For the first time in nearly two years, public opinion polls in Venezuela are showing backing for President Hugo Chavez dipping below 50 percent. But the country's opposition is splintered, disorganized and disengaged. With presidential elections slated for next year, it remains to be seen whether the populist, self-proclaimed socialist leader will face a real test at the ballot box.
President Chavez' political fortunes have swung wildly in recent years. In 2002, he was briefly removed from power in a failed coup. Months later, his approval rating sank to 30 percent during a national strike.
But he came roaring back to crush a recall referendum last year, with official tallies showing nearly 60 percent voting to keep him in office. As recently as May of this year, his approval rating stood at 70 percent, buoyed by soaring oil revenues and massive expenditures on social programs.
But a poll released earlier this month showed backing for Mr. Chavez at 47 percent. One opposition leader who is contemplating a presidential bid next year, Caracas newspaper publisher Teodoro Petkoff, says a gap is emerging between the public's expectations and Mr. Chavez' ability to meet them, regardless of how much oil money flows into the country.
"Increasingly, demands are being heard from his own political base, demands for results," he said. "This is an indication that too many promises have not been kept. And while Chavez' message remains popular, satisfaction with his programs is waning."
But Alfredo Keller, who heads the Caracas firm that conducted the survey, says one should not read too much into the recent data showing Chavez-backers slipping below the 50-percent mark.
"One could therefore conclude that the opposition is now in the majority," said Mr. Keller. "That is not necessarily so, because those who do not back the government do not necessarily back the political opposition. Venezuela is divided into three blocks: those who support the government, those who oppose it and those who want nothing to do with the government or the opposition."
On the streets of Caracas, retiree Eva Maldonado says she believes in President Chavez and his promises to help the poor. But even she says she would like to see a viable opposition in the country.
"I think there should be an opposition, because I believe in the democratic process," she said. "I do not believe in single-party rule, but unfortunately the opposition here is weak."
The high point of the opposition's influence came in late 2002, when it launched a national strike that ground the country to a halt for several months. Yet President Chavez refused to give in to opposition demands that he resign, and the strike eventually crumbled. After a year of legal battles, the opposition did manage to secure a recall referendum in 2004.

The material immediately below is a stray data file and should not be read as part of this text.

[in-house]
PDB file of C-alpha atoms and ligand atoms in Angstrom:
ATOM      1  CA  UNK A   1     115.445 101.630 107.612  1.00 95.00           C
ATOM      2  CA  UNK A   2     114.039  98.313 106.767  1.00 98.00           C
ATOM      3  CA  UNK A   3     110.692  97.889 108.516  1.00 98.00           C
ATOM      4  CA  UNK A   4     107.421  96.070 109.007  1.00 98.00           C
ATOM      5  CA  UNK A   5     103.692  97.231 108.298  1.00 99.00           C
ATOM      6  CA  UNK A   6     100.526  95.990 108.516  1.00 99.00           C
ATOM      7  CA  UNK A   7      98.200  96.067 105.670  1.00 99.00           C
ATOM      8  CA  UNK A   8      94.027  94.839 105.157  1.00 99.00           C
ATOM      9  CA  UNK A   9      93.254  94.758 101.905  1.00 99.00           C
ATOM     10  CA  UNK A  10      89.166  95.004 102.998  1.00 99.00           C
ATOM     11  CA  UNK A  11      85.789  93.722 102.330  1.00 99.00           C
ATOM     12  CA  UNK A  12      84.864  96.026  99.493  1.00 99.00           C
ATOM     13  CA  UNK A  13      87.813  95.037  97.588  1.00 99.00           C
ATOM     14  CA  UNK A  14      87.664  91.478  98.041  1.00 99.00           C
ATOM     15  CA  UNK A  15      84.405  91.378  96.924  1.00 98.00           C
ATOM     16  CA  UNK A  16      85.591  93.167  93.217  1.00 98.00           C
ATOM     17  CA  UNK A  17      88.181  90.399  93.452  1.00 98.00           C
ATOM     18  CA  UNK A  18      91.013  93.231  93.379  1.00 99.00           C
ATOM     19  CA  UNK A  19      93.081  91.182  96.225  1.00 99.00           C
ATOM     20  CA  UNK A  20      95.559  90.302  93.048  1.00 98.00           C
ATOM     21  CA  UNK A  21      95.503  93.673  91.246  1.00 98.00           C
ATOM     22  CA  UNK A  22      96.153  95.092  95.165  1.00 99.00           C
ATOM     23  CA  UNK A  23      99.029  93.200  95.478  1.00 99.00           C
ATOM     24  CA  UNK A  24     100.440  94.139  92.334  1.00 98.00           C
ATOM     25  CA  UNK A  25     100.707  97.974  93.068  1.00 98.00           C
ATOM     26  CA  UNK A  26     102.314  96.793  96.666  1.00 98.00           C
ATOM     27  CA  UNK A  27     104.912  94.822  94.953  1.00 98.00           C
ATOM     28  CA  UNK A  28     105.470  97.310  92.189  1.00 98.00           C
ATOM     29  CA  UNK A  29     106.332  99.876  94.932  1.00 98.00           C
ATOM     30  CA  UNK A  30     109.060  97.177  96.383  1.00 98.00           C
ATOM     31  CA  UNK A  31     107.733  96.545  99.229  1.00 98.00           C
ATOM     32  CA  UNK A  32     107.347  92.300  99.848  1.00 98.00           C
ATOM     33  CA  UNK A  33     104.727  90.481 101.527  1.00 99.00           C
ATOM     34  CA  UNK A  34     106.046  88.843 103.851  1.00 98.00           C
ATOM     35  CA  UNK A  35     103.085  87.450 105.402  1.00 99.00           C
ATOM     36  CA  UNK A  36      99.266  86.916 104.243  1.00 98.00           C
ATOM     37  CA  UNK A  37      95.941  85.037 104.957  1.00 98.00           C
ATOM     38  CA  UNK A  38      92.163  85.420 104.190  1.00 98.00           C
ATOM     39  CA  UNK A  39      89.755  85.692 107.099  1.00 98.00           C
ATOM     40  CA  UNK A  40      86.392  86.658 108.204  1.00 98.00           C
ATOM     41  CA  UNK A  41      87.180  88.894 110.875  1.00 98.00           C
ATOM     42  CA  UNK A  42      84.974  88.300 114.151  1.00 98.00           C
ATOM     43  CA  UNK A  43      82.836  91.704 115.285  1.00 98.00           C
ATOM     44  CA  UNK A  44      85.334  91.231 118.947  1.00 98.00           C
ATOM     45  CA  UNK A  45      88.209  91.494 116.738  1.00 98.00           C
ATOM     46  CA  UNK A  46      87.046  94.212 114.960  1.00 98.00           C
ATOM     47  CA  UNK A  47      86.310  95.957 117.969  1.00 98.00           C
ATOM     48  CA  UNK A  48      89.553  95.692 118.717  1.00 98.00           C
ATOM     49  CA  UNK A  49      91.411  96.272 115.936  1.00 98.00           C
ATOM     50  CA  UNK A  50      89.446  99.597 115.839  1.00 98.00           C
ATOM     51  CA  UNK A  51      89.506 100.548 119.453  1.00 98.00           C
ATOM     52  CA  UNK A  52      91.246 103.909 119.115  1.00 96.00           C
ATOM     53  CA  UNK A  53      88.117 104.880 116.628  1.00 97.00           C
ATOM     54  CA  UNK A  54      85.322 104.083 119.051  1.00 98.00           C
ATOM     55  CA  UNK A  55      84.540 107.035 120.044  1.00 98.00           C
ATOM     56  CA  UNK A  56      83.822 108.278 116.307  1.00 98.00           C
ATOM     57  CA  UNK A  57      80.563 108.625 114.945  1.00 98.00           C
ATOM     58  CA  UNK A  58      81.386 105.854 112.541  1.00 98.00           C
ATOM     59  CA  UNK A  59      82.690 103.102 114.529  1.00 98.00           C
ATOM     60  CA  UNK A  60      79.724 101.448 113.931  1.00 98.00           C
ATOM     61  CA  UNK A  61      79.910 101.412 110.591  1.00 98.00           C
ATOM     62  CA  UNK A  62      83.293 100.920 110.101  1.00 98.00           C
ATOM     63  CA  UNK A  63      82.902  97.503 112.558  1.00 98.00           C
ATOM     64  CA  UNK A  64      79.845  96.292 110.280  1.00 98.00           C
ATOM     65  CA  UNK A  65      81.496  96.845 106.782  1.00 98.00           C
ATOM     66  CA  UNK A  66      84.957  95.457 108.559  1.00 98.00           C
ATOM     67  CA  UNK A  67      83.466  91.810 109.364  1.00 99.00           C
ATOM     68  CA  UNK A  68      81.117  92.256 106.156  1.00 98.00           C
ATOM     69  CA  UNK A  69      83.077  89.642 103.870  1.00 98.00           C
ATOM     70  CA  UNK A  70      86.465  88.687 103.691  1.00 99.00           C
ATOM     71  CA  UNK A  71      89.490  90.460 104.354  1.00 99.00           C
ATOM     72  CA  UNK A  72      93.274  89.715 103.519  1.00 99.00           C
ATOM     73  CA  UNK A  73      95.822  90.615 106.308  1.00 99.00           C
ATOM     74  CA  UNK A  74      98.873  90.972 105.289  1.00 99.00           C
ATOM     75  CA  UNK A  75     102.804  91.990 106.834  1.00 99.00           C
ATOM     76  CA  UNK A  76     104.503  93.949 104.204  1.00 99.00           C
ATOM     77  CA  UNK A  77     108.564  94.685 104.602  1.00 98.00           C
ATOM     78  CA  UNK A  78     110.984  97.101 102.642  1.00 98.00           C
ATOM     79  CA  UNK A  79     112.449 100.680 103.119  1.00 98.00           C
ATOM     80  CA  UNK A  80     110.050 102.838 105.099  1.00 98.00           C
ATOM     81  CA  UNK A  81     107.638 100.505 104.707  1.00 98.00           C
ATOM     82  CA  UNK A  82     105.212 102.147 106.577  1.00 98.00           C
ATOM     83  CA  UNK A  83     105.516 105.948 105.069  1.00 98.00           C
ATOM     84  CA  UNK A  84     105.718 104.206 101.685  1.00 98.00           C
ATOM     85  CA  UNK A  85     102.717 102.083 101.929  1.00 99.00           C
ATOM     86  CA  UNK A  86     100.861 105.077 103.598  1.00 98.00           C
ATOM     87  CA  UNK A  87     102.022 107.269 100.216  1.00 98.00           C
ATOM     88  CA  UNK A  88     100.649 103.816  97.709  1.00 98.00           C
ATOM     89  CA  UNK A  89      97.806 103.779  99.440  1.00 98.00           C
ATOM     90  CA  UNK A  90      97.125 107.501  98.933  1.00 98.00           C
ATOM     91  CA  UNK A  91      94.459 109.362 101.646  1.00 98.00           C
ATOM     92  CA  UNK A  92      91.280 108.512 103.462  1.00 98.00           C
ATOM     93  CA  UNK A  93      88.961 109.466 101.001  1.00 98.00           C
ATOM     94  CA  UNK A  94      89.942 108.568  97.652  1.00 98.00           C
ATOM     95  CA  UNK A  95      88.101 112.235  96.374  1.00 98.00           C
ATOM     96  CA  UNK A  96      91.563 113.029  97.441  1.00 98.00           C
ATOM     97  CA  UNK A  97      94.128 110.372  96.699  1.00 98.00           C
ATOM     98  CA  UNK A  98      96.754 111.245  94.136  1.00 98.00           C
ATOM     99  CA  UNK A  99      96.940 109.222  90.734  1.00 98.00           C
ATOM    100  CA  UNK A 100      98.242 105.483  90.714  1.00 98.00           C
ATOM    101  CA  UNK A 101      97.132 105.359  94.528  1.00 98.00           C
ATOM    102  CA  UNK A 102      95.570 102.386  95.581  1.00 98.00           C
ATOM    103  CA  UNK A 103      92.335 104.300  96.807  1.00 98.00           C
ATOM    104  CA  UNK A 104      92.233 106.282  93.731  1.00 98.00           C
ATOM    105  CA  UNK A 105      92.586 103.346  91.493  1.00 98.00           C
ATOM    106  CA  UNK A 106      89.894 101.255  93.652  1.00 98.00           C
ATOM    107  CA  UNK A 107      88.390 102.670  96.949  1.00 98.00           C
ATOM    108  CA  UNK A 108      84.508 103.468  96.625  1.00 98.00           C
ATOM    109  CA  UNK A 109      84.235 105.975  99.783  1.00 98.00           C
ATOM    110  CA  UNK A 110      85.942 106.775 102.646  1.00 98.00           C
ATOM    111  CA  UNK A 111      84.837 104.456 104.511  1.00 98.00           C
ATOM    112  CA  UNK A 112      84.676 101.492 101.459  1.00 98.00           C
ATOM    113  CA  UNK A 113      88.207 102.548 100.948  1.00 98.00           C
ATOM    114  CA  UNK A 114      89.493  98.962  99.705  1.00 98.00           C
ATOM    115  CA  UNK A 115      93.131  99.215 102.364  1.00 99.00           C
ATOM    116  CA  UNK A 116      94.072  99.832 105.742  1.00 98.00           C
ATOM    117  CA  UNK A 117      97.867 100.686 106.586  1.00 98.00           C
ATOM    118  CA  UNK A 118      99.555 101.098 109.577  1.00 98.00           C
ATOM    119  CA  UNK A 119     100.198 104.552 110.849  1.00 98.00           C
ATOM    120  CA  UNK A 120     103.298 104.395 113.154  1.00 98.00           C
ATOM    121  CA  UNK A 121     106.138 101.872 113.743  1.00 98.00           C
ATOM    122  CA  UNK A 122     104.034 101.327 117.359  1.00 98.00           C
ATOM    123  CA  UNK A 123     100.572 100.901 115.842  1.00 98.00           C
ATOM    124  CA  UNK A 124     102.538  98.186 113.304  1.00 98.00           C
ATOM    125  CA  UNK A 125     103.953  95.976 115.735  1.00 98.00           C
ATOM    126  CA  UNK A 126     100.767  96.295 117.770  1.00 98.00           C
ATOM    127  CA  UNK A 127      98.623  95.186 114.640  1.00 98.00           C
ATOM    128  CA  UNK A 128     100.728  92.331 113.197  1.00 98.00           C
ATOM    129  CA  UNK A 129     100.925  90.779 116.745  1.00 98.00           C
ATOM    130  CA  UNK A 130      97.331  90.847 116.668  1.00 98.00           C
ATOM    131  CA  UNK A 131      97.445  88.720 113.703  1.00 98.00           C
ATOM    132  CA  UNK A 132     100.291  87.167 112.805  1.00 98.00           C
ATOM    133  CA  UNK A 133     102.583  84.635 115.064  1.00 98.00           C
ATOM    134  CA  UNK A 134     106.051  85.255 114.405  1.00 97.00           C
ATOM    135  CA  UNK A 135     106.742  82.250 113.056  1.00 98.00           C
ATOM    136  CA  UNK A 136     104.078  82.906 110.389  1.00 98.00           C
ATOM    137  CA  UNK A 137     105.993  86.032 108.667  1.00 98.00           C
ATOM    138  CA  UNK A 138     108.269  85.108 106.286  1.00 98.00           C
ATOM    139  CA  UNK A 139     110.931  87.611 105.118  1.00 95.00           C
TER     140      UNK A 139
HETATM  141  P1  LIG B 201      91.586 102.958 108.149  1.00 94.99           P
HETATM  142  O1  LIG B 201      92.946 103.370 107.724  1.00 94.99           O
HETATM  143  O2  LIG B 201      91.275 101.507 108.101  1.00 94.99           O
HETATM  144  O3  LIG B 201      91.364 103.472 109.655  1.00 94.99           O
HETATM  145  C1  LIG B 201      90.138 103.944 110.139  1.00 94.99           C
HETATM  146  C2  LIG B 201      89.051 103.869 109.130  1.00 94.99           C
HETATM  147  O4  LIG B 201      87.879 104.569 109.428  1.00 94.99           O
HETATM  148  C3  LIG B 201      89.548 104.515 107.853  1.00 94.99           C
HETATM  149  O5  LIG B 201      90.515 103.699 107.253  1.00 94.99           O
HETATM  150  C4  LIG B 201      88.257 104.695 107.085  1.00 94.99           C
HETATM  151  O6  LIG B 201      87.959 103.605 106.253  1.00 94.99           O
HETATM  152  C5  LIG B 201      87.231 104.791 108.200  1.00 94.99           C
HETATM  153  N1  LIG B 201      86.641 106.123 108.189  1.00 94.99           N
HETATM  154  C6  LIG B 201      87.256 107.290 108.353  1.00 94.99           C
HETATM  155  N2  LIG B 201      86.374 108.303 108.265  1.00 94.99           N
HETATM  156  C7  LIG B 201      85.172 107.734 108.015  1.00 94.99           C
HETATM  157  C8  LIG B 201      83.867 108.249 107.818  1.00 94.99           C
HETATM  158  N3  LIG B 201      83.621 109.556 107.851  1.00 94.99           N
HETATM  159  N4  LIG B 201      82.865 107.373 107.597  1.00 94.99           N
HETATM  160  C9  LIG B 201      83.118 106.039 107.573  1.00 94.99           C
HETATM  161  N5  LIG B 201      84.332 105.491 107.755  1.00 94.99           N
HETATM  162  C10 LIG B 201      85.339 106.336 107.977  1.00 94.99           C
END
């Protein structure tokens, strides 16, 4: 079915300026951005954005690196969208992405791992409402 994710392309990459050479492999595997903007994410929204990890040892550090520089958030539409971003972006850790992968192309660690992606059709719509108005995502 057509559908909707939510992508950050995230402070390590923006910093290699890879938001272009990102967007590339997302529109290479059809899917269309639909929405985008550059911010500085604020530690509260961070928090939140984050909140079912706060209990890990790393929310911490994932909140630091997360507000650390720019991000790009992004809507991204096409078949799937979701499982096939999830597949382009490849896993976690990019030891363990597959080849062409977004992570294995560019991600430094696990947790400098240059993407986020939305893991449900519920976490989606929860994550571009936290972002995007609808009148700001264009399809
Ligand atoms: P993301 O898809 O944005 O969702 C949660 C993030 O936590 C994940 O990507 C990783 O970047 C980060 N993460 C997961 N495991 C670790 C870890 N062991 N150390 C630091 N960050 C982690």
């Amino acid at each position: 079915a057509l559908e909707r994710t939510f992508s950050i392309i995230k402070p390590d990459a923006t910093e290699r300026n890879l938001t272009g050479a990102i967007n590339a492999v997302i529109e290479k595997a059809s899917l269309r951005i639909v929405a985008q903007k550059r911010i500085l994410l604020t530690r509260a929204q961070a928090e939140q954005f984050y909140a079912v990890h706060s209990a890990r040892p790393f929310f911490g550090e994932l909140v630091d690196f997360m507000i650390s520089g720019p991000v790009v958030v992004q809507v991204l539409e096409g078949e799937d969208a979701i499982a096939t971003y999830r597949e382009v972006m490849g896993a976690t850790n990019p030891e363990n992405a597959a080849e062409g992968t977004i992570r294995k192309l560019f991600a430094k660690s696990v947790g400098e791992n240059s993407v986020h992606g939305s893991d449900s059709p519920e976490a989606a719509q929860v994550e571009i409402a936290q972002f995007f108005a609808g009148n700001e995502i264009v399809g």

But political science professor Ricardo Sucre Heredia, who teaches at Venezuela's Central University, says the opposition had no message other than to continue railing against the president.
"Why did the opposition lose the referendum? Because it was incapable of telling people what its program would be," he explained. "People said, 'I will stick with President Chavez because at least I know what he will do.' People will not support an opposition that does not convey confidence, security, or an idea where the country should be taken."
President Chavez' allies control the legislature, the judiciary, and many local governments. Professor Sucre Heredia says such a concentration of power can only lead to abuses.
"The country is facing the terrible possibility of [Chavez' political] hegemony, of an authoritarian democracy, of the elimination of liberty, of copying the Cuban model - in short, the terrible possibility of a government that does whatever it wants, as it is doing right now," he added.
But President Chavez recently dismissed such concerns in an appearance on state-run television, noting that he was democratically elected nearly seven years ago, that his continued governance was confirmed in 2004, and that the people will have their say once again in presidential elections next year.
"Our proposal is a democracy that is not only representative, but also participatory. And a democracy that advances fundamental human rights," said Mr. Chavez.
As for next year's elections, no one is counting out the opposition. But even among observers who would like to see a change in government, many wonder whether the opposition will be able to field a candidate with the stature and the resources to forge a campaign that truly challenges the incumbent.